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10 Things My Social Anxiety Isn't

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Social anxiety is often classified as irrational fears stemming from social interactions. Due to the wide-ranging triggers and symptoms of my condition, I often encounter misconceptions when I try to open up to others about social anxiety. My social anxiety isn’t…

1. “Just stress.”

We’re all dealing with increasing stress in our lives. In my case, I am busy finishing my doctorate, freelance writing as my way of making a living and also being a mother. Sometimes, when I feel anxious in social situations, you might blame my busy schedule. Yes, I am stressed with all that’s on my plate, but such stressors don’t automatically create social anxiety. In fact, I had social anxiety long before entering graduate school and becoming a writer and mommy.

2. “Being shy.”

Shyness means that you might feel timid about socializing with others, but my social anxiety goes beyond feeling timid about meeting and talking with other people. Aside from being shy, I experience rapid heart rate, heavy breathing and sweating, along with stomach upset. I have to psyche myself up for hours — sometimes days — in advance of a social interaction to help put me at ease.

3. “Feeling tired.”

Social anxiety can be exhausting. Oftentimes, after a social event, I’m wiped out for the next day or two. Due to the exhaustion, you might incorrectly believe my social anxiety is just being tired and not having the energy to interact with others. On the contrary, it is this very interaction that’s causing the exhaustion—I might be pumped up beforehand and it goes unnoticed because the excitement is short-lived before I get tired.

4. “Just needing a break.”

I might miss out on different social events or sometimes cancel at the last minute. You might believe it’s due to the fact I just need a break from others. This is true to some extent, but rather than just “needing a break,” my brain is telling me to avoid certain situations that make me feel uncomfortable. Unfortunately, this creates a cycle of avoidance that can make my social anxiety worse over time, but once in a while, I can’t help giving in.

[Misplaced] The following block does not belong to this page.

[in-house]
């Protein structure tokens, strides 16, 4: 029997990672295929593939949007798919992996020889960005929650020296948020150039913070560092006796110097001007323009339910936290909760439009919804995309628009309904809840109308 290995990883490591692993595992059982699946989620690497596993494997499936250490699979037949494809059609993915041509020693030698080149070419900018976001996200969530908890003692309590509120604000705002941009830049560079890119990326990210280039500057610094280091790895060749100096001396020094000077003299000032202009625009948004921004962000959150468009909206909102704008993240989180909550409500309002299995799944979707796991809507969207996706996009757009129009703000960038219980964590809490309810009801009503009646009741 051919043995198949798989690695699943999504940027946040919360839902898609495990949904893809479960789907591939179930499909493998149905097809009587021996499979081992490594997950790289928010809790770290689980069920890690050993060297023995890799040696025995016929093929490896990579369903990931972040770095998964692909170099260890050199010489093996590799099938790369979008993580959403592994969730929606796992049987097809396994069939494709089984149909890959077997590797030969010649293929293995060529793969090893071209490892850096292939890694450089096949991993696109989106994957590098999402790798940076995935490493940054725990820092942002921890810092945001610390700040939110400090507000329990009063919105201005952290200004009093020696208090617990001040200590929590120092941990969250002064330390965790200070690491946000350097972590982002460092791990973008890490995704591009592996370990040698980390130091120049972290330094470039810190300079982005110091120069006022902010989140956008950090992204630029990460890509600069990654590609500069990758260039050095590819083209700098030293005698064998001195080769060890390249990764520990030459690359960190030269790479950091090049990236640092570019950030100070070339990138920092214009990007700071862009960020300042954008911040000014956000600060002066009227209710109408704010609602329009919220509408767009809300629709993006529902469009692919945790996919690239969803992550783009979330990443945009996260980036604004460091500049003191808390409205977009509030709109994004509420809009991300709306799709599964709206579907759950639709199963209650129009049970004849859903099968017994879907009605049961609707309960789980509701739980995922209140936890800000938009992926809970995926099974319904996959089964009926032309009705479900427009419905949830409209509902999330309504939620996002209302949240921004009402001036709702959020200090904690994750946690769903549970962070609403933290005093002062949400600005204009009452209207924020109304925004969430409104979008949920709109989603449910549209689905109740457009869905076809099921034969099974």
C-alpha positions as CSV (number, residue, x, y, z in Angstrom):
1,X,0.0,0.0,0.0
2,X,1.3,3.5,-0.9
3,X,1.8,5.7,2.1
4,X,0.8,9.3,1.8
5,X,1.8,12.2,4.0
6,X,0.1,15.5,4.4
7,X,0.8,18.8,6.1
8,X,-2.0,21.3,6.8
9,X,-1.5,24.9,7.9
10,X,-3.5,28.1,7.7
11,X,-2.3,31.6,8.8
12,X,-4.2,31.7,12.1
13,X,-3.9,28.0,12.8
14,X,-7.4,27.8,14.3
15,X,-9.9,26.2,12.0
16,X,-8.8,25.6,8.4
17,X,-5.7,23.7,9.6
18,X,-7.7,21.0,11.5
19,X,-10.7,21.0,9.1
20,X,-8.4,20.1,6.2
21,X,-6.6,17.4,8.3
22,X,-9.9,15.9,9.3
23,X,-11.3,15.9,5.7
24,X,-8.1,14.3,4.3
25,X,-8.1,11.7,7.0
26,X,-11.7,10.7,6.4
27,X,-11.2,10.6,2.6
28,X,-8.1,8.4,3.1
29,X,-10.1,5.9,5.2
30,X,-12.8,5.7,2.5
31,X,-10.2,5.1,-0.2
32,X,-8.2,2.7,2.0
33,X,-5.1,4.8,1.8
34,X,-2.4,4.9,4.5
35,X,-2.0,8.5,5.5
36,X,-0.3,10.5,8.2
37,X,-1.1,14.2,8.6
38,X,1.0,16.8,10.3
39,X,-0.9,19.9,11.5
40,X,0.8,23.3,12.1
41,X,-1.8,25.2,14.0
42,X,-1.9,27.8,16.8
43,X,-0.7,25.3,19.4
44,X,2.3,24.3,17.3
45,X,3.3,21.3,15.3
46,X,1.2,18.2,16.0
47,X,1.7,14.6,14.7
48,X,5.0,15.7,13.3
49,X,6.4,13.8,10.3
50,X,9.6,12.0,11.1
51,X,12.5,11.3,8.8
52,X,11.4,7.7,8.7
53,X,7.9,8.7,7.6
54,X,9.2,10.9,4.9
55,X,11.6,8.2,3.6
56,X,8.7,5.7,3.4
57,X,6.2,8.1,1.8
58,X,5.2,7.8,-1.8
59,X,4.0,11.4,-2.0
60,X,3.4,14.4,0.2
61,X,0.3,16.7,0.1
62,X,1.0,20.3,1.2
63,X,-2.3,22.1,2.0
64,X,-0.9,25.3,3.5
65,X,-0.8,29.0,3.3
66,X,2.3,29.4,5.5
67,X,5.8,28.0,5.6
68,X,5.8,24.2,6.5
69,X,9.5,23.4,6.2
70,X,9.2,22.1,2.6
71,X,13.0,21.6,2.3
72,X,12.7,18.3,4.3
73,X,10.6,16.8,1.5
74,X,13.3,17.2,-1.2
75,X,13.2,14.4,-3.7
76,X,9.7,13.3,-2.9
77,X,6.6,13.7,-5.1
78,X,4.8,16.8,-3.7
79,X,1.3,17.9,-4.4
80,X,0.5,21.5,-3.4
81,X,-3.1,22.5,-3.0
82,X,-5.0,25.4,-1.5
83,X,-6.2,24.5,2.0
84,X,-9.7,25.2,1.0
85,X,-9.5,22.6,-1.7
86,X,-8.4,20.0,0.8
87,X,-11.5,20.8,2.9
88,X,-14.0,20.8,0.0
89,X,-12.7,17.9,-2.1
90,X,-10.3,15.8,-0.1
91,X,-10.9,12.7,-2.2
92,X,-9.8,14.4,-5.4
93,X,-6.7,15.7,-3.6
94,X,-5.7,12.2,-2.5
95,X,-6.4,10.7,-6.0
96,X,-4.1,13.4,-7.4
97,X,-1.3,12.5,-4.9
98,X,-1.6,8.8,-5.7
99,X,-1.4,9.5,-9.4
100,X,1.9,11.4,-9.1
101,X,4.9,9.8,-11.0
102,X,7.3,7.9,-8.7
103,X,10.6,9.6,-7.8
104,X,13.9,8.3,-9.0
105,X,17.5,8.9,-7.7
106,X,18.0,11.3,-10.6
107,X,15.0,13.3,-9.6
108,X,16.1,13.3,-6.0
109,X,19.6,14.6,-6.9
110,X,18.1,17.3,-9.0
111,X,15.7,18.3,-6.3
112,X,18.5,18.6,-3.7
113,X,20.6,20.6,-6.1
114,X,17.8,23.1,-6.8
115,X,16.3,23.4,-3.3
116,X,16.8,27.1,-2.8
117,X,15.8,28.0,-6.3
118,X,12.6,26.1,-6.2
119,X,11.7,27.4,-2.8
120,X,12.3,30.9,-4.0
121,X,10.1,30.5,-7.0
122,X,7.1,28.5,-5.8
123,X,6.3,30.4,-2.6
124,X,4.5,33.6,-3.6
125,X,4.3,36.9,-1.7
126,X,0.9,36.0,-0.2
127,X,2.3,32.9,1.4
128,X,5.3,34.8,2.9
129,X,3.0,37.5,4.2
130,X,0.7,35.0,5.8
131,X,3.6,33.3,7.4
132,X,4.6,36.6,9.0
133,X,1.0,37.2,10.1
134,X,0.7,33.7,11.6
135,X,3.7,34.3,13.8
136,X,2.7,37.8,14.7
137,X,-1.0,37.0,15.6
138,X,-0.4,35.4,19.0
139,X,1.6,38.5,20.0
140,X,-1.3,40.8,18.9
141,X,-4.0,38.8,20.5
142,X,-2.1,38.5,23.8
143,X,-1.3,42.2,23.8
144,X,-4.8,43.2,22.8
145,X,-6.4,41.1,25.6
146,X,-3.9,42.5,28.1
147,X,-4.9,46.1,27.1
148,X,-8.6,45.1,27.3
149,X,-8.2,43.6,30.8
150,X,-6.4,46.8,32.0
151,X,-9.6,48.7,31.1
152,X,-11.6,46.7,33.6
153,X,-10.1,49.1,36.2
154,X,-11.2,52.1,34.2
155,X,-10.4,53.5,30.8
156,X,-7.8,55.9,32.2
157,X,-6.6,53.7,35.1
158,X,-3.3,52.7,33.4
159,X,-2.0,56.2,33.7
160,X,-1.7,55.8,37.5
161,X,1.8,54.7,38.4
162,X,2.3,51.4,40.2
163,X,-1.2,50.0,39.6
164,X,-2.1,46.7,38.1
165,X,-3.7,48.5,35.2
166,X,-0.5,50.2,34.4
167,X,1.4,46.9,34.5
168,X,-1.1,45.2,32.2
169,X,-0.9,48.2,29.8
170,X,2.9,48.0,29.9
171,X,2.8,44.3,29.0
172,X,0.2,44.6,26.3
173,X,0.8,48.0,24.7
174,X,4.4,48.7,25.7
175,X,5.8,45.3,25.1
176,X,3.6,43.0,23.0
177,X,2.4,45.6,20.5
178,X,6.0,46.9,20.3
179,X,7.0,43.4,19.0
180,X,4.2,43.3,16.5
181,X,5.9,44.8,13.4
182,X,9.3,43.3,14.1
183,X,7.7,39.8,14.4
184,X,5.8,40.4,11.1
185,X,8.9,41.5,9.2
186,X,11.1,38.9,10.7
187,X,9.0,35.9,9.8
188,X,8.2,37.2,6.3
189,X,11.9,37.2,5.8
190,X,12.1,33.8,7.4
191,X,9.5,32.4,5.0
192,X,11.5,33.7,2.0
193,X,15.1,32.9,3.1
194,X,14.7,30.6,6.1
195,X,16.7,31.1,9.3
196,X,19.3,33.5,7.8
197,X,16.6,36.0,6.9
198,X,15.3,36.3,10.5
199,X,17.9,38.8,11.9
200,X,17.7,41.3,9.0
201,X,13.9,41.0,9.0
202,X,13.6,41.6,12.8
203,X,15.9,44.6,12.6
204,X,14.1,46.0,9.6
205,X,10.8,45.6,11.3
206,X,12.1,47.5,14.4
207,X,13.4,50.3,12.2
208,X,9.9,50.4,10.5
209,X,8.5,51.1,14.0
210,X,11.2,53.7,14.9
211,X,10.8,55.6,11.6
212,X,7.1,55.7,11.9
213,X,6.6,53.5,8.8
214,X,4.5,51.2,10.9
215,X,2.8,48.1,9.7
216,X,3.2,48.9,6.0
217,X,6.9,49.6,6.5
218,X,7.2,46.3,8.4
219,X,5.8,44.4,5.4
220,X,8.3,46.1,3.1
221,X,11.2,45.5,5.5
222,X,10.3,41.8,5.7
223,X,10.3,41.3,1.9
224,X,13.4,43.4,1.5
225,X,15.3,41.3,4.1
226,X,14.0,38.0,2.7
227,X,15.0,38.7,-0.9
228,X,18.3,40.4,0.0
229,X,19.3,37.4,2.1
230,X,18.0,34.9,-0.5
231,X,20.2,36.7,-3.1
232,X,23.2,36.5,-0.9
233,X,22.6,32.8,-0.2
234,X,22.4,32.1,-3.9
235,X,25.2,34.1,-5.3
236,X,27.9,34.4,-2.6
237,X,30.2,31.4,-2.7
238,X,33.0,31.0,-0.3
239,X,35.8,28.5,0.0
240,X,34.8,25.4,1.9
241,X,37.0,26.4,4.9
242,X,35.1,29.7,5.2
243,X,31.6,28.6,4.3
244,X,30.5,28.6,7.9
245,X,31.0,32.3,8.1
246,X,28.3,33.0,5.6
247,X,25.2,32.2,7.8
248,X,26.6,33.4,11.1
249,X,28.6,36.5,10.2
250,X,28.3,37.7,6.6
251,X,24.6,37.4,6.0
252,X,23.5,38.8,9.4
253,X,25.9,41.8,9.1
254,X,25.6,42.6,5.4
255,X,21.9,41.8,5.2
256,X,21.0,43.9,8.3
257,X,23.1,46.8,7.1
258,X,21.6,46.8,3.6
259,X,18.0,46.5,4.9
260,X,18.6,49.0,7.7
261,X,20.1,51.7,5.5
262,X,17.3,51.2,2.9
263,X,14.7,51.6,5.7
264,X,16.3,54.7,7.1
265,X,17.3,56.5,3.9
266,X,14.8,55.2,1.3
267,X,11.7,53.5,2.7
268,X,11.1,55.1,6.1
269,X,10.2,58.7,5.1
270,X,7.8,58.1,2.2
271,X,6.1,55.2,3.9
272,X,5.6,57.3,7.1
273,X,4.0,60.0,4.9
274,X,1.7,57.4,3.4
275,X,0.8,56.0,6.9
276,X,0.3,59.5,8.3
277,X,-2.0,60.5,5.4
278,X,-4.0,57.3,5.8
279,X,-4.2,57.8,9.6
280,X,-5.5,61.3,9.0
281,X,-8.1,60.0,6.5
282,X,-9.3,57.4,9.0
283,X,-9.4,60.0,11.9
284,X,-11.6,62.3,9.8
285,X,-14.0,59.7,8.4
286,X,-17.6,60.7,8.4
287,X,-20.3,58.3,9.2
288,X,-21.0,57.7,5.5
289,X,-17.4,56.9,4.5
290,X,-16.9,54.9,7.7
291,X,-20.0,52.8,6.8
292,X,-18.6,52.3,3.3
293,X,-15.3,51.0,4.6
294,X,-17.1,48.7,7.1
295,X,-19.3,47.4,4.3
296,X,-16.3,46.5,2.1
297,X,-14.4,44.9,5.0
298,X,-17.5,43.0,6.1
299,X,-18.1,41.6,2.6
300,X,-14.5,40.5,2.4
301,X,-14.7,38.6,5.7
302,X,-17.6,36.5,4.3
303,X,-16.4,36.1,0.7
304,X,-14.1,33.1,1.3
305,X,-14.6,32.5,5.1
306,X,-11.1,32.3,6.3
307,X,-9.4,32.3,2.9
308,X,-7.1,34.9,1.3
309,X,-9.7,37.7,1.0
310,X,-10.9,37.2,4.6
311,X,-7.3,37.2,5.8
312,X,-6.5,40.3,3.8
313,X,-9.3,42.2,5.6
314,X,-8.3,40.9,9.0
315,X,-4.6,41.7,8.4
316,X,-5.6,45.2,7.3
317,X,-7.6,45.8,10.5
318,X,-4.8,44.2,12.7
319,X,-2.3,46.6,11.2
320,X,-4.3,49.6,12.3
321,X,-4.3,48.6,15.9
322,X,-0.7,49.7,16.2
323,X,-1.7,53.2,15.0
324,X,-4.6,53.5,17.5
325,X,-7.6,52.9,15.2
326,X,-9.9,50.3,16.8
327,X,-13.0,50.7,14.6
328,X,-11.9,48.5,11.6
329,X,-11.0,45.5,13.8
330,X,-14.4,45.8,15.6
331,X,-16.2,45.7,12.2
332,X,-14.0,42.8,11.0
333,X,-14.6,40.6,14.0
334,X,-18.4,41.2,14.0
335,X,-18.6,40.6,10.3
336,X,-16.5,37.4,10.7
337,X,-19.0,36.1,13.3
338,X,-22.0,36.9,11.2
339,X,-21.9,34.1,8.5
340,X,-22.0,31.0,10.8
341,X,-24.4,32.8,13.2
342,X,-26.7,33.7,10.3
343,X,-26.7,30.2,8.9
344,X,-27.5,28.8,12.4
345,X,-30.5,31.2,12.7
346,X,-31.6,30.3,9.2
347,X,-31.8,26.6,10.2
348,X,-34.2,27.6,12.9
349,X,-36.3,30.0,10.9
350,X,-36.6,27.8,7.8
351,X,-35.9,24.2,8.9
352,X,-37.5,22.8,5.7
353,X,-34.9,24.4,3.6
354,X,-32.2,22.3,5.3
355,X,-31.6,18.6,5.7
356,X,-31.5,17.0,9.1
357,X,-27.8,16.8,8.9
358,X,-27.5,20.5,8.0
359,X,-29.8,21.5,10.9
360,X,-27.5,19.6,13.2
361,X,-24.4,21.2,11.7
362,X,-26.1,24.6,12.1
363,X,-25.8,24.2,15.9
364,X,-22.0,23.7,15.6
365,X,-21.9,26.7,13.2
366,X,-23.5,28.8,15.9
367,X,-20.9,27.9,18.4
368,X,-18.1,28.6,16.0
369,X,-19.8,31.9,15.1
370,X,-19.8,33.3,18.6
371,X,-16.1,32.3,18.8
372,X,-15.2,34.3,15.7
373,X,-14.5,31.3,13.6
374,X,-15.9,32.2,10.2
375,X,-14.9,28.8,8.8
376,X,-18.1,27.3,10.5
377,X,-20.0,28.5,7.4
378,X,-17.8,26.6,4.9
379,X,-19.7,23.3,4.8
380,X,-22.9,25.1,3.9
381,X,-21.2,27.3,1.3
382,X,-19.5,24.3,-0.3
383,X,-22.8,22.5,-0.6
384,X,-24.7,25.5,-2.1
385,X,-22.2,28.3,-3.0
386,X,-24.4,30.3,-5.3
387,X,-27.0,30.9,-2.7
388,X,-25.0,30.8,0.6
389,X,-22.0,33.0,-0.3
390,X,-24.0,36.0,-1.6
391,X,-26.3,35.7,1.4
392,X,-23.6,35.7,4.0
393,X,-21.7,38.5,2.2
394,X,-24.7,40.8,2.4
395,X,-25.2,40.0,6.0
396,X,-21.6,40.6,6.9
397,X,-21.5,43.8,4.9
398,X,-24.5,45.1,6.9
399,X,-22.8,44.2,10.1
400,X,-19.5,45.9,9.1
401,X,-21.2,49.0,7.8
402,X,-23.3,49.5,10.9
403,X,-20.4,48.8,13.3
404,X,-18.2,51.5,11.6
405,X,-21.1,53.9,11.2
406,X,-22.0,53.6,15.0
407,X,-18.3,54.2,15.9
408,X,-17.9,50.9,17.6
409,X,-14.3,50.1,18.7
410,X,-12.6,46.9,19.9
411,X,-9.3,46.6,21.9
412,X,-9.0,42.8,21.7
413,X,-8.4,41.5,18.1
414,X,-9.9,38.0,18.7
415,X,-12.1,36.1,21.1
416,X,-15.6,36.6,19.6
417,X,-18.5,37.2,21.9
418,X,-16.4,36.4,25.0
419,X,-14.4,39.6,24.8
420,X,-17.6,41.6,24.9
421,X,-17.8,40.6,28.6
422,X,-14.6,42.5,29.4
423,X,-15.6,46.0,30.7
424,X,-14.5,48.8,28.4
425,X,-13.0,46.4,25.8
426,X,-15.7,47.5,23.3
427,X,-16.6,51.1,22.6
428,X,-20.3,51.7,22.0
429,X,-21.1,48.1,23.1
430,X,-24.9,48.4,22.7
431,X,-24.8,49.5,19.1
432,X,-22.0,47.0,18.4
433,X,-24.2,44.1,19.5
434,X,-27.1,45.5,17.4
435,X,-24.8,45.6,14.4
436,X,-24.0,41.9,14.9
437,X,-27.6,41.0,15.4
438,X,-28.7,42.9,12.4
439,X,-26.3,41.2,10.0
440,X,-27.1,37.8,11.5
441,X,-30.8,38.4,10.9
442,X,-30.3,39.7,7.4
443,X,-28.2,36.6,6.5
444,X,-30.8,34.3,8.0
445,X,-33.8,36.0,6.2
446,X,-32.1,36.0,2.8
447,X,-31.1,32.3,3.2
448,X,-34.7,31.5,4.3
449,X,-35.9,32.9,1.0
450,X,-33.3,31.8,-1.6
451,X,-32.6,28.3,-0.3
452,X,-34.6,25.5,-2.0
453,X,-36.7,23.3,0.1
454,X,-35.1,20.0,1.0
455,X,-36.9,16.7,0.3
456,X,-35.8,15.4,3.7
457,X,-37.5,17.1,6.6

5. Me being “stuck-up.”

I love people. I love listening to stories and helping others. But, as mentioned above, I sometimes avoid social situations and appear standoffish. This can incorrectly portray me as being “stuck-up.” Compounding the problem is my fear of introducing myself to new people, which can make me seem disinterested in others. I will, however, introduce myself when someone else initiates the conversation.

6. Out of intentional rudeness.

In a social situation, I sometimes avoid making eye contact, and I’ll have my phone on hand for something to do to avoid making conversation. I might also panic in the middle of making small talk and need to get away. I do not mean to be rude — I just find many social interactions overwhelming.

7. A speech impairment.

When speaking in front of groups big and small, I tend to talk fast. I might also stutter and slur some of my words, or even accidentally skip some altogether. Sometimes words may be hard to come by, which can make my social anxiety worse because I think I’m being judged for not using the right words when I am, ironically, an English major. I do not have any particular speech impairment, though. Such symptoms are only temporary when my social anxiety flares up.

8. From a desire to be eternally alone.

Yes, I deal with social anxiety on a regular basis, which can translate into lots of alone time. However, I do not, in fact, wish to be alone forever. I am content with my family, and I love spending time with friends. I even like working out with my “gym buddies.” Rather than desiring to be alone, I choose to spend my time with others in moderation, always putting family first.

9. The same thing as being an introvert.

I am indeed an introvert, where I tend to recharge through single-person activities, such as reading, writing and working out. I’m also more observant than I am talkative. However, unlike introverts who simply prefer hanging out with fewer people, I can get anxiety in larger groups. I even become anxious when there’s too much talking going on in a small space because I don’t know how to navigate the situation and simply “join in.”

10. Being weak.

Social anxiety is far from being weak. During my teens and 20s, I was unable to identify my social anxiety and I often thought there was something wrong with me because everyone else seemed to navigate social situations far better than I could. Once I identified social anxiety at age 30, I have found ways to embrace my social anxiet, and to even acknowledge it as part of my personality. More importantly, I have built connections with others who have social anxiety, which has created a space to talk about our anxiety when we want to.

Photo by Annie Theby on Unsplash

Originally published: January 9, 2019
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